(Recasts with how Pulido fought his kidnapper and escaped) By Natalie Ann Schachar MEXICO CITY, May 30 (Reuters) - The authorities billed it as a rescue, but Mexican soccer player Alan Pulido escaped his kidnappers by punching the one guarding him, snatching a cellphone and calling for help, a top official in the country's violent northeast said on Monday. State security forces located Pulido within minutes of his call from a safe house in the restive city of Ciudad Victoria in Tamaulipas state, as they were scouring the area nearby, state prosecutor Ismael Quintanilla told local radio. The 25-year-old Mexico national team striker who also plays professionally with the Greek team Olympiakos disappeared in his hometown on Saturday night, when he was intercepted by gunmen after leaving a party with his girlfriend.
By Lisa Rapaport (Reuters Heath) - People may do a better job of following doctors' orders to take statin drugs - prescribed to protect against cardiac problems - after they wind up hospitalized for a heart attack, a large study suggests. "Our theory is that the heart attack hospitalization appeared to serve as a teachable moment, or a wake-up call, to patients to do everything possible to prevent another heart attack," lead study author Dr. Ian Kronish of Columbia University Medical Center said by email. Millions of people worldwide take statins to help reduce their blood levels of low-density lipoprotein, or LDL, cholesterol â the bad kind that builds up in blood vessels, damages artery walls and can lead to clots and heart attacks.
By Anthony Esposito SANTIAGO (Reuters) - An unusually widespread and deadly "red tide" outbreak in southern Chile's fishing-rich waters is abating, a top scientist said on Monday, giving some reprieve to communities that depend on the Pacific Ocean for their livelihoods. The red tide - an algal bloom that turns the sea water red and makes seafood toxic - is a common, naturally recurring phenomenon in southern Chile. "From the first analysis of the samples taken from the ocean around Chiloe island, we can conclude that the red tide phenomenon is receding," University of Concepcion investigator Laura Farias told reporters on a conference call.
ELOY, Ariz. (AP) â An outbreak of measles that began with an inmate at a federal detention center for immigrants in central Arizona has now grown to 11 confirmed cases, officials said Monday.
By Stephanie Nebehay GENEVA (Reuters) - Postponing the Rio Olympics due to fears that the event could speed the spread of the Zika virus would give a "false" sense of security because travelers are constantly going in and out of Brazil, the head of the World Health Organization's emergency committee said. More than 100 medical experts and scientists called last Friday for the Rio Games to be postponed or moved due to fears over the spread of the virus, which is linked to serious birth defects.. The WHO rejected their call. Extensive travel in a globalized world is the issue, not the Games that start on August 5, said David Heymann, chair of the Health Protection Agency in Britain who also leads the WHO panel of independent experts on Zika.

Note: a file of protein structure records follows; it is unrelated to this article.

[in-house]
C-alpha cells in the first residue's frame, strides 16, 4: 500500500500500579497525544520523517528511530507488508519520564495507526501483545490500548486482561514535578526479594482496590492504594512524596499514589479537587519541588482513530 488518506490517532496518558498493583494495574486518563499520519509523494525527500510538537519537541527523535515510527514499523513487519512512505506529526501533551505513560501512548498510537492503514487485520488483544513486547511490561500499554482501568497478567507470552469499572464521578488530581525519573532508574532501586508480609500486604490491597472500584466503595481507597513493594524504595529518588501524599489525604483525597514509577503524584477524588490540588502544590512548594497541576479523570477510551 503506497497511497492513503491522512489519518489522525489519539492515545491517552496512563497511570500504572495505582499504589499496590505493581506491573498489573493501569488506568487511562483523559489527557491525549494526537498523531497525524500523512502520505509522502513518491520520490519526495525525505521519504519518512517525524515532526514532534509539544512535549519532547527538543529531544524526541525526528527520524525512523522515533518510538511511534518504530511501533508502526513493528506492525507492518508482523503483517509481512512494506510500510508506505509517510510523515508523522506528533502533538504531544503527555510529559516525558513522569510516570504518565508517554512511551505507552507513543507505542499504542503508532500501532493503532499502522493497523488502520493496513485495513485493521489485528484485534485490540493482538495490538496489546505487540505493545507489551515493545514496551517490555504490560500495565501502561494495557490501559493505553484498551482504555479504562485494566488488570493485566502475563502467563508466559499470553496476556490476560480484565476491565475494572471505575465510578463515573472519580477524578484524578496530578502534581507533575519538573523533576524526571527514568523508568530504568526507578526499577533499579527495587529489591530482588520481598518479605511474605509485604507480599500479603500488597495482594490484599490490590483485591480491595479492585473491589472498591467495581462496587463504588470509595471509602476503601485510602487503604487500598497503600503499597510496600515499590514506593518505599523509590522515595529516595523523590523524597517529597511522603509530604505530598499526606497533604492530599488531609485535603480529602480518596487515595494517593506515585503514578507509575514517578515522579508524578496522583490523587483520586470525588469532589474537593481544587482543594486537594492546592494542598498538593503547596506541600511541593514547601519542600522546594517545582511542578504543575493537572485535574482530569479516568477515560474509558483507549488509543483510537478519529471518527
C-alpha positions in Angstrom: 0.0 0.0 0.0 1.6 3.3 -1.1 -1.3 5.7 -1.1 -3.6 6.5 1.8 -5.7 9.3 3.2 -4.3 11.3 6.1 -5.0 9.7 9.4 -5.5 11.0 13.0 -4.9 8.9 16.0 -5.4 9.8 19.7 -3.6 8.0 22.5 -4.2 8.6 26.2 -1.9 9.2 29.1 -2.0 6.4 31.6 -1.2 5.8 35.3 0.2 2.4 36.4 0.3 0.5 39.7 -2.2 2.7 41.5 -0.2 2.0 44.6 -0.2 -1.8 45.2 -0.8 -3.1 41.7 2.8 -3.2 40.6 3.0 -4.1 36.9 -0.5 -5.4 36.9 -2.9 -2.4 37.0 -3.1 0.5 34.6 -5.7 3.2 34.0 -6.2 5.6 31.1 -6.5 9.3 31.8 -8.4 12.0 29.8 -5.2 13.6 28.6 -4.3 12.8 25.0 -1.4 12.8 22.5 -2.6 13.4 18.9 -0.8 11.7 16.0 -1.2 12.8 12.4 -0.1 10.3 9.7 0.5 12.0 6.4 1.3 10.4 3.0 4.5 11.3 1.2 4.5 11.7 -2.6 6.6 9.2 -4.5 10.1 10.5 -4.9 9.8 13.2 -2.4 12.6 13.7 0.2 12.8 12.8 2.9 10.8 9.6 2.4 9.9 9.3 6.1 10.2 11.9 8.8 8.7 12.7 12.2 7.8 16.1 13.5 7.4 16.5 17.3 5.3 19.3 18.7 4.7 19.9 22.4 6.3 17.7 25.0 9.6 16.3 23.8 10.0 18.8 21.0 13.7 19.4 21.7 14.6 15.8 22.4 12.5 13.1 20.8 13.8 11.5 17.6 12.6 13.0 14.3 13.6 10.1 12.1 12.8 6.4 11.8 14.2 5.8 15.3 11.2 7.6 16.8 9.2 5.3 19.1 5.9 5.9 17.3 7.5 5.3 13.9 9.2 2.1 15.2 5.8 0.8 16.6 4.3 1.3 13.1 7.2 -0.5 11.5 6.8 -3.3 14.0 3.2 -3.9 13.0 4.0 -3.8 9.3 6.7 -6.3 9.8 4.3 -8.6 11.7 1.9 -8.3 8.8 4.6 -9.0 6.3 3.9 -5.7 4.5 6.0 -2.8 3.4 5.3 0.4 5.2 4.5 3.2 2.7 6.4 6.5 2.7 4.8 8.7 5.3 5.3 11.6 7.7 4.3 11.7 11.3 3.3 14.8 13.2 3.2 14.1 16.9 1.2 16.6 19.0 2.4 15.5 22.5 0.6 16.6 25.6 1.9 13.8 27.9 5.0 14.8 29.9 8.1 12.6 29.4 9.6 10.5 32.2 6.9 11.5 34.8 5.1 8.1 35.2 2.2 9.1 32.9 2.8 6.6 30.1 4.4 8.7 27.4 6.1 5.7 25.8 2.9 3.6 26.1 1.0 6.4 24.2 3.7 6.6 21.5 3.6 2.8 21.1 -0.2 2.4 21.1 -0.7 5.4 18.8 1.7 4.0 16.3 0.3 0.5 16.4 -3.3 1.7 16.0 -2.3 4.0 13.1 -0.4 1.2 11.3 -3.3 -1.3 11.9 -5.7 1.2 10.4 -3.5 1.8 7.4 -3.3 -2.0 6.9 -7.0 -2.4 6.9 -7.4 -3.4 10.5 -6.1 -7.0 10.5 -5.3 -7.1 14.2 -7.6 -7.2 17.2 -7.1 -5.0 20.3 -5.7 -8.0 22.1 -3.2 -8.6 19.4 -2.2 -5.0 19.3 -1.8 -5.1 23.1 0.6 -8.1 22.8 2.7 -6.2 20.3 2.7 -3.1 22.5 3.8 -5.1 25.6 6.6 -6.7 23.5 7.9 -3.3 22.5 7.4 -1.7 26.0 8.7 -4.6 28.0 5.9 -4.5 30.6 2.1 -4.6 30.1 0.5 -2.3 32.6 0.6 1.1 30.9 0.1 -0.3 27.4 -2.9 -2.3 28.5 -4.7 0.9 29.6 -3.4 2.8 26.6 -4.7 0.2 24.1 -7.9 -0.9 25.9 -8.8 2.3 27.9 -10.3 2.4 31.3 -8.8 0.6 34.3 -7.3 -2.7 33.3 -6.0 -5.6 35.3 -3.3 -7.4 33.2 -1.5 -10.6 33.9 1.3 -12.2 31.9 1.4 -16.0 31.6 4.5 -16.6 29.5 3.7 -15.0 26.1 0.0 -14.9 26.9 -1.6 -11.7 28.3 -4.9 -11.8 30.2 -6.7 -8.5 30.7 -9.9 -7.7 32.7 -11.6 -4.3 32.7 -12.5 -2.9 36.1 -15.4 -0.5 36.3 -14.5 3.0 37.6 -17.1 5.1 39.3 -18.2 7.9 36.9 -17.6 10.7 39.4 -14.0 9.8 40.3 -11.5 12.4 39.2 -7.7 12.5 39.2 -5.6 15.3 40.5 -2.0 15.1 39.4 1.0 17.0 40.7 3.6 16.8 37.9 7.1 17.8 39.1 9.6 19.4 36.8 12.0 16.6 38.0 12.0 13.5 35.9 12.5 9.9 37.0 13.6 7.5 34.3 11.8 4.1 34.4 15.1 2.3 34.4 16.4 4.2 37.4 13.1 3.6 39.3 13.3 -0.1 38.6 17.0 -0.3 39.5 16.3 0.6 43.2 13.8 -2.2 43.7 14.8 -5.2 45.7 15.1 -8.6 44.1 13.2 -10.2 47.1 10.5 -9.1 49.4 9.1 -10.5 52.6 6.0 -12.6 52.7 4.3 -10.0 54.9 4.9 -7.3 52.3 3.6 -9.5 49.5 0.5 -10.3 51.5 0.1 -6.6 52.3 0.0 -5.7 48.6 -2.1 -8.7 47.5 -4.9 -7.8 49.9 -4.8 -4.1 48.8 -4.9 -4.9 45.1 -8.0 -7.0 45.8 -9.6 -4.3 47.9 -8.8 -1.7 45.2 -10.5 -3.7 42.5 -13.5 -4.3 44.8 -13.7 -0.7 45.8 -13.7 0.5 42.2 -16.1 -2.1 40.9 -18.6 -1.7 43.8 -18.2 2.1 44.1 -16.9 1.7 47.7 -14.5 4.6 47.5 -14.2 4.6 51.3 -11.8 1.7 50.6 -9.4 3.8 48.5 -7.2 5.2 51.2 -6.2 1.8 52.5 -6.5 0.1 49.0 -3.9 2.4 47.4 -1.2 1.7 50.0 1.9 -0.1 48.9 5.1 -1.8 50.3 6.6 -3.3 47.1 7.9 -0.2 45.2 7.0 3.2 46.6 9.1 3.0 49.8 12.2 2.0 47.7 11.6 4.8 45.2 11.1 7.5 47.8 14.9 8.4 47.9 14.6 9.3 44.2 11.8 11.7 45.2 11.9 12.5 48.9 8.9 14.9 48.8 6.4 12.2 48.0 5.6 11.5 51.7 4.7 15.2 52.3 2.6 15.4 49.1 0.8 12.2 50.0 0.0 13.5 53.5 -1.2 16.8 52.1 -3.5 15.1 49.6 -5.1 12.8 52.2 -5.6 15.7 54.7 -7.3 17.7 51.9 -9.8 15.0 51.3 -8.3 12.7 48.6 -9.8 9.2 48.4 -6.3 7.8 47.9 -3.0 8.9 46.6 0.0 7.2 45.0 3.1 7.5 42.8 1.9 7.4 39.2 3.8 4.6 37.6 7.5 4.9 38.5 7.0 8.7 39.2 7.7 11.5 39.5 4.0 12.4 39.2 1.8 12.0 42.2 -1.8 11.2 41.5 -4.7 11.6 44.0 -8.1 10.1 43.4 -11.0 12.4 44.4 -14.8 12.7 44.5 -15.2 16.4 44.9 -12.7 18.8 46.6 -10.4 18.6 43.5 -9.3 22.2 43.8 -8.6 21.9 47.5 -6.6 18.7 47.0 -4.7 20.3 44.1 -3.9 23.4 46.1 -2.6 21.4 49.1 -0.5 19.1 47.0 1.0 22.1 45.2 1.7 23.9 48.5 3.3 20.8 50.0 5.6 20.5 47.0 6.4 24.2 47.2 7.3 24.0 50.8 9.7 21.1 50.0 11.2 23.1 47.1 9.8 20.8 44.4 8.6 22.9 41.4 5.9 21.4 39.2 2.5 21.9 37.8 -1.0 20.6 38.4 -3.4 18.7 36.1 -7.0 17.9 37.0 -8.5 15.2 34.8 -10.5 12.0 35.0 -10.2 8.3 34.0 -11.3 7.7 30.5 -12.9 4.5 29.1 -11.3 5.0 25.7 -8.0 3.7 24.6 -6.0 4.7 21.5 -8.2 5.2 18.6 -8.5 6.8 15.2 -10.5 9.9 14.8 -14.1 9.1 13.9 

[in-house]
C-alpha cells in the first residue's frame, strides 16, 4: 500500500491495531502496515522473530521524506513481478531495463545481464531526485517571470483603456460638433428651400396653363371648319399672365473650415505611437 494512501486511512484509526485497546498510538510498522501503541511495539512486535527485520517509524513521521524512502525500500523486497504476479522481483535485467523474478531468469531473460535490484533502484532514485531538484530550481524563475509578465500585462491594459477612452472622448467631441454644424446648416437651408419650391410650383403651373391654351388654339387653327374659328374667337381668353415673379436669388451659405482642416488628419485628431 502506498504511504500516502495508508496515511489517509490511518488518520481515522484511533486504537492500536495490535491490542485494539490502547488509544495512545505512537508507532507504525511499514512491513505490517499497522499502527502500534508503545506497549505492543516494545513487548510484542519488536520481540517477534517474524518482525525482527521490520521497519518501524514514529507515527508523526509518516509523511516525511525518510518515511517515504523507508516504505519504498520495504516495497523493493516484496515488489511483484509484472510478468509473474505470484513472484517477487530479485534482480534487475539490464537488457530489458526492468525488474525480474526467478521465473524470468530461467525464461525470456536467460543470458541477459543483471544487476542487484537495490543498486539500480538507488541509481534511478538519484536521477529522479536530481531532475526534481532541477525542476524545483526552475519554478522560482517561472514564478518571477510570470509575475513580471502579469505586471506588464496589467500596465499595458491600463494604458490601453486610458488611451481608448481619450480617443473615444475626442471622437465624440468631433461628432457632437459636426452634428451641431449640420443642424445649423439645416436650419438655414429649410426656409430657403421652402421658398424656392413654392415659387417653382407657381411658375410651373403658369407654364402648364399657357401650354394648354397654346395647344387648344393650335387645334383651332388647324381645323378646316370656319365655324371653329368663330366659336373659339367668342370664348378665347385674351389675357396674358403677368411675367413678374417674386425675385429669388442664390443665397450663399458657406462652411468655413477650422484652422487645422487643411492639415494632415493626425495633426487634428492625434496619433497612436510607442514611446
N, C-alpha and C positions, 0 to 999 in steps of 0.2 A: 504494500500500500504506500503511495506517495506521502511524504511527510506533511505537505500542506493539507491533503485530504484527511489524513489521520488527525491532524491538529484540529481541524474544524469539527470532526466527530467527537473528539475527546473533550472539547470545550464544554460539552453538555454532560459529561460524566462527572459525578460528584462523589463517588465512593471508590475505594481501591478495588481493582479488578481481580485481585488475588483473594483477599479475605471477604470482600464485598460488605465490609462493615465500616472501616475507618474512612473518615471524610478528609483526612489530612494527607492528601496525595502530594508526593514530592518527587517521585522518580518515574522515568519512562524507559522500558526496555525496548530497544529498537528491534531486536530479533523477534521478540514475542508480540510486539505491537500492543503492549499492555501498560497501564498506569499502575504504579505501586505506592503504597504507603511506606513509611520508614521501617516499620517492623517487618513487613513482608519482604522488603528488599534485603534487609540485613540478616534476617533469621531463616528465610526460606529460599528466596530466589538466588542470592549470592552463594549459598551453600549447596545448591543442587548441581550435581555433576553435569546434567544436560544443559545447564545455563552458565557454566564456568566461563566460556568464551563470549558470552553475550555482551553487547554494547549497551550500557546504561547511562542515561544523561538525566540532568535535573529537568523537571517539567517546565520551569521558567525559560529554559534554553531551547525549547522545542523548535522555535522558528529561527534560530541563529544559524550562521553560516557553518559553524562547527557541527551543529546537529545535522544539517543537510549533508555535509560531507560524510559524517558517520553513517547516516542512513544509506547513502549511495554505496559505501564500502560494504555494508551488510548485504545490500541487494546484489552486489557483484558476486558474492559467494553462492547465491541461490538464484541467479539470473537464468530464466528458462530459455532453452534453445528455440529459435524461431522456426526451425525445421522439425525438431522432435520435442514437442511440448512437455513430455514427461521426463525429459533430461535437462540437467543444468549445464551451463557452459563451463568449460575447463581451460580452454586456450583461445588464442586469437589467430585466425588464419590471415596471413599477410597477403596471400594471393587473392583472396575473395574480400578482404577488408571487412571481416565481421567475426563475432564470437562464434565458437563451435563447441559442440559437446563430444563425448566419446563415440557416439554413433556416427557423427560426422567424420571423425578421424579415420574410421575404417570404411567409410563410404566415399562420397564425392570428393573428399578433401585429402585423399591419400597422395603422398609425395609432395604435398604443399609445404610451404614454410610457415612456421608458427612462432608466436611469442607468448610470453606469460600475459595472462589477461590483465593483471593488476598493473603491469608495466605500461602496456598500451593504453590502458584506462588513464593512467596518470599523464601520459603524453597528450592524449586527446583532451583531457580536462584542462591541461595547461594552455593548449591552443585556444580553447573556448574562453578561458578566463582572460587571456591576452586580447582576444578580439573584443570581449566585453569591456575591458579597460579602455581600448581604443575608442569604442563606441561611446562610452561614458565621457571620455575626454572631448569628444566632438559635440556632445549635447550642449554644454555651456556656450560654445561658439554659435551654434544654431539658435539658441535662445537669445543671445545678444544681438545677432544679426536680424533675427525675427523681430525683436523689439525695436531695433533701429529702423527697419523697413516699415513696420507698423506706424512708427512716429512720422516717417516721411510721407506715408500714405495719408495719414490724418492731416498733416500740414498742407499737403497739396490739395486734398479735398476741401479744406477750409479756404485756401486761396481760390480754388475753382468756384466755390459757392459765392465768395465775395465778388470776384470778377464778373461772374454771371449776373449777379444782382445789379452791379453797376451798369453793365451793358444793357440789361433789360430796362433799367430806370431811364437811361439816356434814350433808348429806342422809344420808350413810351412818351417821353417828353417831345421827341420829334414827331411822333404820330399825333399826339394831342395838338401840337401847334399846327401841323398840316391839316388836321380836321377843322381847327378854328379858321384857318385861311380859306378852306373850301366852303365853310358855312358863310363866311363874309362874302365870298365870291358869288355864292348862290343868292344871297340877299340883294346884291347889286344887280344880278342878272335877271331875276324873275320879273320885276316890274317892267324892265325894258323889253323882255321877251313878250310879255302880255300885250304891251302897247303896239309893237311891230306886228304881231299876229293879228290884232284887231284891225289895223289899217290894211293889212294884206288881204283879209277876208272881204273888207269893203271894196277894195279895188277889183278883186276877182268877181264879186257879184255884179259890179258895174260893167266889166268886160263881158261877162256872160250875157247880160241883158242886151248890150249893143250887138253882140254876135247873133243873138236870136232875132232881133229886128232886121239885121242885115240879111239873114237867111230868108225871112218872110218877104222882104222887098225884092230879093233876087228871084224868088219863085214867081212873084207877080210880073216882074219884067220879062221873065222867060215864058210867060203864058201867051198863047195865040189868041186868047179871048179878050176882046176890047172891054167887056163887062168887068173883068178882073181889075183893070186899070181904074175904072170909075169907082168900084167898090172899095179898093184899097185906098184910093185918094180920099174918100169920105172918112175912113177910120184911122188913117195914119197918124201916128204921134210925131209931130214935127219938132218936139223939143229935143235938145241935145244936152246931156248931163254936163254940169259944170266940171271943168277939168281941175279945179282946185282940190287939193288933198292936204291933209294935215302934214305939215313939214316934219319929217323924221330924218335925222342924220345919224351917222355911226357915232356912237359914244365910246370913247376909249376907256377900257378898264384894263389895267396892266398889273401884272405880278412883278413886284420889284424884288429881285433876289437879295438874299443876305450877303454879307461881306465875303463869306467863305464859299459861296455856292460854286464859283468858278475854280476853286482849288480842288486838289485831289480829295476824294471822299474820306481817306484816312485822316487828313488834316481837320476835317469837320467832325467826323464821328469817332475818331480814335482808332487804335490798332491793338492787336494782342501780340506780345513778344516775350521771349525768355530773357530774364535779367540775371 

The virus has been found to peak during the spring.
Peter: "I was surprised by how bad cancer kicks your ass. I was a big strong guy and it kicked my ass."One day, a good friend of mine called me to say that a friend had been diagnosed with testicular cancer. Since I had survived this, he asked if I'd be willing to give the guy some pointers, to which I totally agreed. A few days later, my...
By Lisa Rapaport (Reuters Health) - Women with high levels of common flame retardants in their blood may have an elevated risk for thyroid disease, a recent study suggests. PBDEs belong to âa class of chemicals that interfere with our endocrine system â so-called endocrine disrupting chemicals," said lead researcher Joseph Allen of the Harvard T.H. Chan School of Public Health. PBDEs disrupt the endocrine system by interfering with the body's production of the hormone estrogen.
No Muslim family should engage in birth control or family planning, Turkish President Tayyip Erdogan said on Monday, calling again on pious Muslims to have more children. No Muslim family can have such an approach," he said in a speech in Istanbul broadcast live on television. Women's groups and opposition politicians have criticized Erdogan, a devout Muslim for telling women how many children to have and dismissing the Western idea of gender equality.